Aaron Hatle and Brian Poynter uncorked Englewood’s Whiskey Biscuit earlier this year with longtime friend Al Courtney. Photo by Peter Jones
BY PETER JONES
“I feel like God kissed me with a mouthful of scotch.”
So said one satisfied customer at the Whiskey Biscuit, an Englewood eatery that has seamlessly blended the best of two worlds, as suggested by the restaurant’s title.
Biscuits and gravy, and it imaginative extensions, are half of the story, and when three brunch-loving former bartenders get together, the whiskey is bound to pour—and not just into glasses.
Ever try whiskey barbecue sauce? Whiskey-glazed bacon? Whiskey doughnut dipping sauce?
“We didn’t want people to think we were another diner, so we went with ‘whiskey.’ We didn’t want people to think we were just another bar, so we added the ‘biscuit,’” explained Aaron Hatle, who founded the so-named restaurant this year with friends Brian Poynter and Al Courtney.
The trio has taken its breakfast-for-dinner concept to new levels—from Bloody Mary-inspired eggs Benedict to a steak-and-french-toast combo—with hearty twists on American classics and bartender-fueled comfort food.
There is a wide-ranging brunch menu on weekends.
“Brunch is such a fun culture,” Hatle said. “People are either in a really good happy mood because they’re just starting the day, or they’re just recovering from last night—either way, they’ve got a good story.”
Among the more popular items on the regular Whiskey Biscuit menu is the fried-chicken biscuit with sliced heirloom tomato, shaved jalapeño, cheddar cheese and roasted garlic aioli.
Add to that some french-toast-battered onion rings, served with whisky barbecue sauce. Wash it all down with a bourbon strawberry-basil cocktail or a blackberry jalapeño margarita.
Another personal favorite of Hatle’s—the mushroom ragout served with pappardelle pasta and cherry tomatoes in a bourbon cream sauce—with veggie, steak or whatever other options might strike a diner’s fancy.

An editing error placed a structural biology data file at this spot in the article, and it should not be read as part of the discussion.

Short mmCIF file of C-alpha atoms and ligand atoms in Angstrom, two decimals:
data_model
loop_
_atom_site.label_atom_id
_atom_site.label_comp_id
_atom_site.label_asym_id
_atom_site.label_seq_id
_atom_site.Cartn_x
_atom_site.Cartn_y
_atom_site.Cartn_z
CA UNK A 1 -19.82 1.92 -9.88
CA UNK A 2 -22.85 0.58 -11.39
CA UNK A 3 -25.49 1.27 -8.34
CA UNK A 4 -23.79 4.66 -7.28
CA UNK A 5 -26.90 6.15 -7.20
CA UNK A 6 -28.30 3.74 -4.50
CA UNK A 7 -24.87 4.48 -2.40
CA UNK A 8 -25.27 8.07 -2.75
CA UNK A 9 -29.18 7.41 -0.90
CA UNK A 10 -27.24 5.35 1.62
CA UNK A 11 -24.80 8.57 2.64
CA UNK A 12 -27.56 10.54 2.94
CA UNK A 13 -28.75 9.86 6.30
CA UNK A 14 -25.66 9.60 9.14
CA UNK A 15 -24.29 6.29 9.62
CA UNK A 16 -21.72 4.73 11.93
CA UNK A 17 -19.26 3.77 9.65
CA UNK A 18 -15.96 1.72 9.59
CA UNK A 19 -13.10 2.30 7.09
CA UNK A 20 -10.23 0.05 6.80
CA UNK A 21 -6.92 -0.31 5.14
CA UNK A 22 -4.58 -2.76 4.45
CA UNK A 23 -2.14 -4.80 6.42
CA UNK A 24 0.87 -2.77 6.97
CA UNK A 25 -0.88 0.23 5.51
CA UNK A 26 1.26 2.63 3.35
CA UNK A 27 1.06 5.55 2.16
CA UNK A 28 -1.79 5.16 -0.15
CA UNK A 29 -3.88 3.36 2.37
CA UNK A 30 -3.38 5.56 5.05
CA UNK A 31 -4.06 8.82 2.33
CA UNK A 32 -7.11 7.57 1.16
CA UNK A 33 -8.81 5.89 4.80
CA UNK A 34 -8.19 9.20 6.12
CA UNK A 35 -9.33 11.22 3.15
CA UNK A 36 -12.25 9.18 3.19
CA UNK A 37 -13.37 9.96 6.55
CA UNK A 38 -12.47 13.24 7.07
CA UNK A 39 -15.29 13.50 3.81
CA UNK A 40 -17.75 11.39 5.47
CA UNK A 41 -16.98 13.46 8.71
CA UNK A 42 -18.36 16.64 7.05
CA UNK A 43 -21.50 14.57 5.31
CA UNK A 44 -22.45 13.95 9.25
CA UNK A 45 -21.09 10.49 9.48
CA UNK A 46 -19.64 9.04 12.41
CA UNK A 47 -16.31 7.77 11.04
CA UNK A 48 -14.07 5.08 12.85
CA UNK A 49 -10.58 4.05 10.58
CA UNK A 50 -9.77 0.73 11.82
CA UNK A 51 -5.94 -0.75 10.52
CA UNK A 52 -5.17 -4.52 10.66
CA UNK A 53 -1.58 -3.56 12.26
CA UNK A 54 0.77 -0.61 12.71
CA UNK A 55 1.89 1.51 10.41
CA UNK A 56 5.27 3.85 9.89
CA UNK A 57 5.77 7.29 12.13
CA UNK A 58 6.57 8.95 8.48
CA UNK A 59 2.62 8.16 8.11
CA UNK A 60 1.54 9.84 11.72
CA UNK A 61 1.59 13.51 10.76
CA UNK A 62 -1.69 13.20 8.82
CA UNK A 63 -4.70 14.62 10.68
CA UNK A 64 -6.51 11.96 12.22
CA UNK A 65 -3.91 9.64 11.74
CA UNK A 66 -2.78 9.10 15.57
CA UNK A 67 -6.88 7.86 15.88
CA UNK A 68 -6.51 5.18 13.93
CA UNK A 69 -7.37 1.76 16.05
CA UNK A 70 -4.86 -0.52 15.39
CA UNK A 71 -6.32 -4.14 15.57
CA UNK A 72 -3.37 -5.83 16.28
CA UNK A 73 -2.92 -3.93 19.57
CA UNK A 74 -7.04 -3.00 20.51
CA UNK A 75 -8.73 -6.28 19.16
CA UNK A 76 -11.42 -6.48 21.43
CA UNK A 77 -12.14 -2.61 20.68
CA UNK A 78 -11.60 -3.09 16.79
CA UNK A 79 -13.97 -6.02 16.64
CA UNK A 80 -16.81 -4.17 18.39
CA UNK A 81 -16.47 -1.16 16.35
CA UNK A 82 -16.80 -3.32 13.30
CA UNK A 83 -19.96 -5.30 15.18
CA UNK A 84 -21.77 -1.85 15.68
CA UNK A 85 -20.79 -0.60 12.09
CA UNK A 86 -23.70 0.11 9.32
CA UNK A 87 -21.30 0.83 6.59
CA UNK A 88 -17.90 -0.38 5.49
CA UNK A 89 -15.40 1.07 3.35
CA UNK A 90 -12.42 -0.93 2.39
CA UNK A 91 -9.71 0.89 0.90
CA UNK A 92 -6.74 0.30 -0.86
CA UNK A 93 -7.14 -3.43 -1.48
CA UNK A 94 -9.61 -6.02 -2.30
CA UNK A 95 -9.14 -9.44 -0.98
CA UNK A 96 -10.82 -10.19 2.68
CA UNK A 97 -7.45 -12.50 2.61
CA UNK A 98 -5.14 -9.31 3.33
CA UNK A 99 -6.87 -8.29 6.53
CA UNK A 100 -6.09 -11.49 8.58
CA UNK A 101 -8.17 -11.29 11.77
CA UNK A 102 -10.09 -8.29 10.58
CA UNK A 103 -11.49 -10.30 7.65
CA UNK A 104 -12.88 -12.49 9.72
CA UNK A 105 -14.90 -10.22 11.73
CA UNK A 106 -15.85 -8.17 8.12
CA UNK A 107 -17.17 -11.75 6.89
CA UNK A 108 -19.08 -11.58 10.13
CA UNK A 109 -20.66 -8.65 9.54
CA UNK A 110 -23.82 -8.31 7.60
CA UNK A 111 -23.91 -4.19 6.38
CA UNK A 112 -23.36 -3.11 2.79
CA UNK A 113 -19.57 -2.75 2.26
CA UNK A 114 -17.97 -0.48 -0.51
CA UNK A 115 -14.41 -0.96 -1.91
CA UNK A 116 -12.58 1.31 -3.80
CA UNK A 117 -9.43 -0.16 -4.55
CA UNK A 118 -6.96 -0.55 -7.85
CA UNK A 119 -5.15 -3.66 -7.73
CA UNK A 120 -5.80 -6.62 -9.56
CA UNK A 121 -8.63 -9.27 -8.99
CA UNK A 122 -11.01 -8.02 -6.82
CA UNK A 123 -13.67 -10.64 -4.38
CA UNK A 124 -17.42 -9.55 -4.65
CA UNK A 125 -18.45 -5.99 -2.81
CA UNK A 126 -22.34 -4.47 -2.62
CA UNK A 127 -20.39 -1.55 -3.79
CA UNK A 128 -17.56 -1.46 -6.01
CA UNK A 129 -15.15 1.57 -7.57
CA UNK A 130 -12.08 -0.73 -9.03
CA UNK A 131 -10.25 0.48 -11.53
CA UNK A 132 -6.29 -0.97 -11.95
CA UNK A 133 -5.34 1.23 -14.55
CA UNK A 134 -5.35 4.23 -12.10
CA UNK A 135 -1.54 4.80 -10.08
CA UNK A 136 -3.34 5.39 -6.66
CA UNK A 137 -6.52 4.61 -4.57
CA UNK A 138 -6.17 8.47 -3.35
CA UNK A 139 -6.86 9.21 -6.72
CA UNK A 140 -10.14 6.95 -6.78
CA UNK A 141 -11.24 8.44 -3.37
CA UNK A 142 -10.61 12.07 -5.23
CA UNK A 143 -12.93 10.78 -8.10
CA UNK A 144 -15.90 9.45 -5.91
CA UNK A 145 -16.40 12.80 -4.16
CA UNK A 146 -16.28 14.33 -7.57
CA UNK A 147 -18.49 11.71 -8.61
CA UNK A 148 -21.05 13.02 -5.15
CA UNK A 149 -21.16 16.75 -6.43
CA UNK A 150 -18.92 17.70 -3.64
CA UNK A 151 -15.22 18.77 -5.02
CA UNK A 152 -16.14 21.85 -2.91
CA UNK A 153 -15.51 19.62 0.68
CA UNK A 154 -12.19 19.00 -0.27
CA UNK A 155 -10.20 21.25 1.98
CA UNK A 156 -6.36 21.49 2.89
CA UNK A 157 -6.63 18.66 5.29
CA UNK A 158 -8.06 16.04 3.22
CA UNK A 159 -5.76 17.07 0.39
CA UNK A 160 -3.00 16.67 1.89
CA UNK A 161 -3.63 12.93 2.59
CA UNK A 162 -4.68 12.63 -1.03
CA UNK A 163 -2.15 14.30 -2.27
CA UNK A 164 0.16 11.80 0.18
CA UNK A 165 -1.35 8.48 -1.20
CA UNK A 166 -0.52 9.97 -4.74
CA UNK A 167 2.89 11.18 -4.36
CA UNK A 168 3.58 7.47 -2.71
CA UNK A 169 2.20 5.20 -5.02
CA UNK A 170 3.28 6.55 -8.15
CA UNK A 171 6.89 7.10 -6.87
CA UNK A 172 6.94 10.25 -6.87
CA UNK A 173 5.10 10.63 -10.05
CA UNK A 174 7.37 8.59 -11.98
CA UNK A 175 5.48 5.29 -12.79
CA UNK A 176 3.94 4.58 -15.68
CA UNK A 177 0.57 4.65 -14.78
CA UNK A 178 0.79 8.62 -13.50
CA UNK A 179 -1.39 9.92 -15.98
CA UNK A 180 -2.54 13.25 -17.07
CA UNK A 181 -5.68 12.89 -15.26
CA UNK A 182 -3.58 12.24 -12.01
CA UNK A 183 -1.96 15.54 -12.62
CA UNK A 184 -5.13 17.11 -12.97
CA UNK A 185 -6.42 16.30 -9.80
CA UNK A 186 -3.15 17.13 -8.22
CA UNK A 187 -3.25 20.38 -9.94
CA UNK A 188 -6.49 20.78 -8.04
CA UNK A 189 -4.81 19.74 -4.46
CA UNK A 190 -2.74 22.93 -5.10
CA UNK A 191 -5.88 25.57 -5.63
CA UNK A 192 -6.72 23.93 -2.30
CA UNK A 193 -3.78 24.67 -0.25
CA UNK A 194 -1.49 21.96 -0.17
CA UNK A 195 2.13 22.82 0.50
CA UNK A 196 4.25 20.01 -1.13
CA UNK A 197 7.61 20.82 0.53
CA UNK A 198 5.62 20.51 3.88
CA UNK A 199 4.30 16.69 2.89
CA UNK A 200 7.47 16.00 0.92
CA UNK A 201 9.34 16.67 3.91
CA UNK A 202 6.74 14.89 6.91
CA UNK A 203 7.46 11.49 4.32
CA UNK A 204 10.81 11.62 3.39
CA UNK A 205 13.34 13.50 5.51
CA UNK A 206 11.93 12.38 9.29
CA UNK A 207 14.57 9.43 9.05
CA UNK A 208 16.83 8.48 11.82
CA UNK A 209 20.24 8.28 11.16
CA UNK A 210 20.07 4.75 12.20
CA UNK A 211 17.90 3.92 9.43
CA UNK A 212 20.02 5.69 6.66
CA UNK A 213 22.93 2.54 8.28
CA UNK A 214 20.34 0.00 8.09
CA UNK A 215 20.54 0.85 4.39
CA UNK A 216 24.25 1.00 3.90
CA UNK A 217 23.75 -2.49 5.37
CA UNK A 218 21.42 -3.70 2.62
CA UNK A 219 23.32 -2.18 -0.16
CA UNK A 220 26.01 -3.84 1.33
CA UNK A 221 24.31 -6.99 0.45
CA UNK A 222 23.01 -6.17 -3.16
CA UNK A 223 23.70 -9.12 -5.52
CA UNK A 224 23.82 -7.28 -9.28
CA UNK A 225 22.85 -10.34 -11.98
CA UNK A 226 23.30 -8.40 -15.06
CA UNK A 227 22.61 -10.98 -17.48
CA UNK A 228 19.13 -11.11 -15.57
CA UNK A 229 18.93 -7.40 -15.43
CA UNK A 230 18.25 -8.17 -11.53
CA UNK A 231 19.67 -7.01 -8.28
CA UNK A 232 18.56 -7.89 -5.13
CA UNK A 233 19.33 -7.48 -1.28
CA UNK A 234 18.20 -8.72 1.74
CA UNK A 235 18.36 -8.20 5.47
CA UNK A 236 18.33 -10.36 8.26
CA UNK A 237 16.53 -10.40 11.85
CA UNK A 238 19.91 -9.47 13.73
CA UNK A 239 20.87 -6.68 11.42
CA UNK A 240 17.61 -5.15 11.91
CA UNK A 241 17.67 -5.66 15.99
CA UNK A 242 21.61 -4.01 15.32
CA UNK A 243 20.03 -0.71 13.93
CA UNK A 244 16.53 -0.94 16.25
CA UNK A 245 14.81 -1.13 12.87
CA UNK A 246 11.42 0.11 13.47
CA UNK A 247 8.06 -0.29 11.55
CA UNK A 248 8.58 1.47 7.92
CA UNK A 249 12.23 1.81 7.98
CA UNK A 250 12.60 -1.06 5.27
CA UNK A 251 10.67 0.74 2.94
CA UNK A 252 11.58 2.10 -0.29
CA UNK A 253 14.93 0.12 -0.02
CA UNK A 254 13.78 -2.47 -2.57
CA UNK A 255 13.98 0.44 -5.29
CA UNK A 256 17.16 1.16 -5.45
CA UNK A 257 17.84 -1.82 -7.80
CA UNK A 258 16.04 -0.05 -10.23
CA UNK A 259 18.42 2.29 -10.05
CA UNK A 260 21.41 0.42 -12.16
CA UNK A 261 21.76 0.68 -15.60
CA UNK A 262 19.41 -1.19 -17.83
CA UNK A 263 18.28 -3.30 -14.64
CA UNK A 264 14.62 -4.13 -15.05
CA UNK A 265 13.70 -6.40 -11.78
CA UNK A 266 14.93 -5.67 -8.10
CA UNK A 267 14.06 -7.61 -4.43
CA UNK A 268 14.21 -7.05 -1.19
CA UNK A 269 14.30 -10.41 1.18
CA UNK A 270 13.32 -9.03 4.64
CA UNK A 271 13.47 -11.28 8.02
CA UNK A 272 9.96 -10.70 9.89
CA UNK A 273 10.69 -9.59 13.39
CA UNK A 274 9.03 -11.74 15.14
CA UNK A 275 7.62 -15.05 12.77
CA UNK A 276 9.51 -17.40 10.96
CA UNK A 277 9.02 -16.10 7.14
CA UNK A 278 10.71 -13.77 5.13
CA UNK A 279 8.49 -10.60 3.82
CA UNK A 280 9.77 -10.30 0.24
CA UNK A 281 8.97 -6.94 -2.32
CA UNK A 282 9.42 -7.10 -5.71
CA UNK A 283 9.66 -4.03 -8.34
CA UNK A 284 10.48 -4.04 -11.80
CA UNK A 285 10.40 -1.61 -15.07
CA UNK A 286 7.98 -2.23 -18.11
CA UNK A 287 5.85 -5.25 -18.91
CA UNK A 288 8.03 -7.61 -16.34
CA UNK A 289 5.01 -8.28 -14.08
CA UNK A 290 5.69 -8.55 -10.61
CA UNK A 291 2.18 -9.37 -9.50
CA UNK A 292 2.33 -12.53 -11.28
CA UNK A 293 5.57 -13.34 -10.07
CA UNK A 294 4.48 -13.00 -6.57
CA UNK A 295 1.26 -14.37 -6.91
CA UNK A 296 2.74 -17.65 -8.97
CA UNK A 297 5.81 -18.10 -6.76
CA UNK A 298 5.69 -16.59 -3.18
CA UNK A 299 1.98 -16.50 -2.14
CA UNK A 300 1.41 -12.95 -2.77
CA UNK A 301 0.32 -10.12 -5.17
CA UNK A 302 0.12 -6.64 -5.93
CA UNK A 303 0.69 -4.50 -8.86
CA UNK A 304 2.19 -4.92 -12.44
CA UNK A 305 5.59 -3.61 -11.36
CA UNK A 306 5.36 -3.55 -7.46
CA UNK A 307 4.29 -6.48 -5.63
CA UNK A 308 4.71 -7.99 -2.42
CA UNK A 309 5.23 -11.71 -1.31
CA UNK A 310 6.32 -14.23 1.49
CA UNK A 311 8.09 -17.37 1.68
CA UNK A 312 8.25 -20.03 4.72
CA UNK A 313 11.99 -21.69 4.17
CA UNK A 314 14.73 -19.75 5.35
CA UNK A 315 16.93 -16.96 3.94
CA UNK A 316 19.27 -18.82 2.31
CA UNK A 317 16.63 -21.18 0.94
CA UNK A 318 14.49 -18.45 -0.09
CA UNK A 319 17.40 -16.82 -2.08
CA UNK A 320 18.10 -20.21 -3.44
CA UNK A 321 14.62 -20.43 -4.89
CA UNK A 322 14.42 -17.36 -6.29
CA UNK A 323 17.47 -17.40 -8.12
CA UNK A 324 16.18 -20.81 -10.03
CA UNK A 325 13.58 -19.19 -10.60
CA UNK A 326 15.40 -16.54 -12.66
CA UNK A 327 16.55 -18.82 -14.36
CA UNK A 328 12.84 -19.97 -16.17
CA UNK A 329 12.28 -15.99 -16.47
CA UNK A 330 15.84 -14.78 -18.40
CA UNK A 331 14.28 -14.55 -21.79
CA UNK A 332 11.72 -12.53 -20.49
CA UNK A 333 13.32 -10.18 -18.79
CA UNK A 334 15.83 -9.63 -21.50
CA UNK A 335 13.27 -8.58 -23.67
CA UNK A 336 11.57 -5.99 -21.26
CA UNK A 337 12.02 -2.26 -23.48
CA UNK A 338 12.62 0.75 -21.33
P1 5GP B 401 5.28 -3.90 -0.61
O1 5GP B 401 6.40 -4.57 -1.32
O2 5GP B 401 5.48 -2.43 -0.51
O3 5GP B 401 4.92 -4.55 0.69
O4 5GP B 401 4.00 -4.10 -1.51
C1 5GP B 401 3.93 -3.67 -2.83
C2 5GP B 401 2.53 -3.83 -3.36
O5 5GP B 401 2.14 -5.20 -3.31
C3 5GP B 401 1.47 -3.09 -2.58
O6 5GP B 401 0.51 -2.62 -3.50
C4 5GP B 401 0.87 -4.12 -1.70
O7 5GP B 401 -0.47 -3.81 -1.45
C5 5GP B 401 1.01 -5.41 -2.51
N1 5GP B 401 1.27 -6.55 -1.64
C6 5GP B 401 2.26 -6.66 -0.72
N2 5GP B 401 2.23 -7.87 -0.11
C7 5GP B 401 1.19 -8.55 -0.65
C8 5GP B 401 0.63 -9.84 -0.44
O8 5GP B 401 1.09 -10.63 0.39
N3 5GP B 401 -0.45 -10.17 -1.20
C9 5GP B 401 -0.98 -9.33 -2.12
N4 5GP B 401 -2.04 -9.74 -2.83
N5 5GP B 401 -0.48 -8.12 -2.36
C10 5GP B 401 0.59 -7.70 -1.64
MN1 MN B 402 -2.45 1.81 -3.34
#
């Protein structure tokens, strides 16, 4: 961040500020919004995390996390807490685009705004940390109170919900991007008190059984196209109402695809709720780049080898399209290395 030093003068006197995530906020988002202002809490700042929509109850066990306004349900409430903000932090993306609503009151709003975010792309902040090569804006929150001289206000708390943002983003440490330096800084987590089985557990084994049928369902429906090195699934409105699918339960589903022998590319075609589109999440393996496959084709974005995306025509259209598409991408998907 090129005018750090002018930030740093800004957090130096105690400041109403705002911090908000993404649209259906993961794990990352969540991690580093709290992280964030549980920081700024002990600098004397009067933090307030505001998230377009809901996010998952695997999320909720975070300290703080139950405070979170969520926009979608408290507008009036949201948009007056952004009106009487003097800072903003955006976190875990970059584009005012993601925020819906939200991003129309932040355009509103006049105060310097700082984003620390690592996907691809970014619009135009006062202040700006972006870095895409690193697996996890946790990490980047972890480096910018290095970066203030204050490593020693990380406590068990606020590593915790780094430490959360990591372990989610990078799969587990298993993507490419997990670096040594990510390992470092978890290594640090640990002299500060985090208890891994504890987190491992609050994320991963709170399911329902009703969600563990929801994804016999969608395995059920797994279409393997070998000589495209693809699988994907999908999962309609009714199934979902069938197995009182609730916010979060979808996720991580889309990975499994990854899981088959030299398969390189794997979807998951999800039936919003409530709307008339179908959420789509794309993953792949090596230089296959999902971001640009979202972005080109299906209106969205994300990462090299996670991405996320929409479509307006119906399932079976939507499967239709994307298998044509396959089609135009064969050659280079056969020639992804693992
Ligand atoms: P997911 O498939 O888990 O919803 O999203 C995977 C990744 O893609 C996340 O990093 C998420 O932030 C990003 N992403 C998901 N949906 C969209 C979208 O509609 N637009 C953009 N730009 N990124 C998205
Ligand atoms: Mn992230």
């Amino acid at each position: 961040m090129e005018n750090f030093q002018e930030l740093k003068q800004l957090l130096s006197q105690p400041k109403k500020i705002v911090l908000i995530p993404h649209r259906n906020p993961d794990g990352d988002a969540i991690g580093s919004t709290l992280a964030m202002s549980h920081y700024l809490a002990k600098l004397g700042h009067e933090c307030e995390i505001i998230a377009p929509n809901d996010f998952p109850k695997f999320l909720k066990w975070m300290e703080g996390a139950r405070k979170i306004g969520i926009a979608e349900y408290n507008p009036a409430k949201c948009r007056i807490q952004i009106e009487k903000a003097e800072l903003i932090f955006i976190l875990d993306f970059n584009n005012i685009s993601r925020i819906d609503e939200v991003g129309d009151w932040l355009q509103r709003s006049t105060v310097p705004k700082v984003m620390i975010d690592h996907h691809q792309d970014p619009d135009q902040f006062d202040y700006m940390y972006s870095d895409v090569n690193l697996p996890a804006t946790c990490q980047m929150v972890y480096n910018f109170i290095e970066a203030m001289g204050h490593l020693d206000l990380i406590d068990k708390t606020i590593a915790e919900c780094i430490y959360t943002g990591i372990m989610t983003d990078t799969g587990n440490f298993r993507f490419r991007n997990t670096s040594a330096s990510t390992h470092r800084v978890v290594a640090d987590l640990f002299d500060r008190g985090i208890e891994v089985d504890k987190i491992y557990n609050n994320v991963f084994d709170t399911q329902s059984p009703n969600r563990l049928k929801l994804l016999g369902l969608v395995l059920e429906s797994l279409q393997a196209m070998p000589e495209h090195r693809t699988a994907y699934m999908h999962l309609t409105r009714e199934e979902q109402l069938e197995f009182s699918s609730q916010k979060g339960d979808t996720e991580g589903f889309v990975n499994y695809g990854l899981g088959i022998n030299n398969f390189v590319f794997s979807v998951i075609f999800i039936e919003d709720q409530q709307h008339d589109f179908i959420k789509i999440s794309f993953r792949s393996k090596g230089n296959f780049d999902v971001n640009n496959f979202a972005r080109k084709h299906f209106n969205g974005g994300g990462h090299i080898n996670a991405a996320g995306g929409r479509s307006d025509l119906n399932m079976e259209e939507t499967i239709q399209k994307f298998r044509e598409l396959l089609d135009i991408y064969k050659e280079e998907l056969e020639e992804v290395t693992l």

“That’s one of the nice things about our menu, including our desserts—go ahead and add bacon to it, or a fried egg,” the co-owner suggested.
The menu can take some getting used to, but the Whiskey Biscuit’s reinventions—even from the foundational American school lunchroom—have proven to bridge the generations.
Breakfast for dinner or vice versa—french toast and steak. Photos by Peter Jones
“Our idea was Grandma and Grandpa could come in with their millennial hipster grandchildren and see things they recognize, and the young people could find something that’s a little bit out there,” Hatle said.
Take the jalapeño and peanut-butter-and-jelly tater tots, for example.
“We decided to add some variations,” the co-owner said. “So we brought on the mac-and-cheese tots, which we also put bacon on, and then there’s the green-chili tots.”
Earlier this year, the Whiskey Biscuit’s fried-bologna sandwich caught the attention of The Villager. Although no longer on the regular menu, this variation on a lunchbox classic is expected to return as a special.
The restaurant’s menu is unusual enough that there is actually a section called “somewhat regular sandwiches.”
“If we had let [chefs] Jeremy and Nate just do whatever they wanted, we would have had some crazy, crazy stuff,” Hatle said. “We wanted to mesh this unique kind of craziness with some comfort-style foods.”
The Whiskey Biscuit, which opened March 1, is among the latest entries to a re-emerging section of Englewood’s South Broadway just north of Hampden Avenue. Although once dormant of life, new bars and restaurants, as well as a brewery and a distillery, have recently joined the neighborhood, whose historic Gothic Theater has been the main attraction for years. Hatle, a former Englewood resident, wanted the Whiskey Biscuit to be part of it, moving into a historical building that has variously housed a small grocery store and a car dealership.
“We came back here and kind of rediscovered what Englewood was doing,” he said. “We fell in love with this building and realized we couldn’t just do a bar. We had to go all out. This is on the verge of becoming one of the next destination neighborhoods.”
And lastly, do the biscuits contain whiskey?
Not really is the simple answer.
“We tried some rye. We tried a couple of different things and it just wasn’t working out,” Hatle said. “But we do whiskey-glaze our bacon in-house. We have bourbon ice cream.”
The biscuit and the whiskey: The cornerstones of the new restaurant’s menu.
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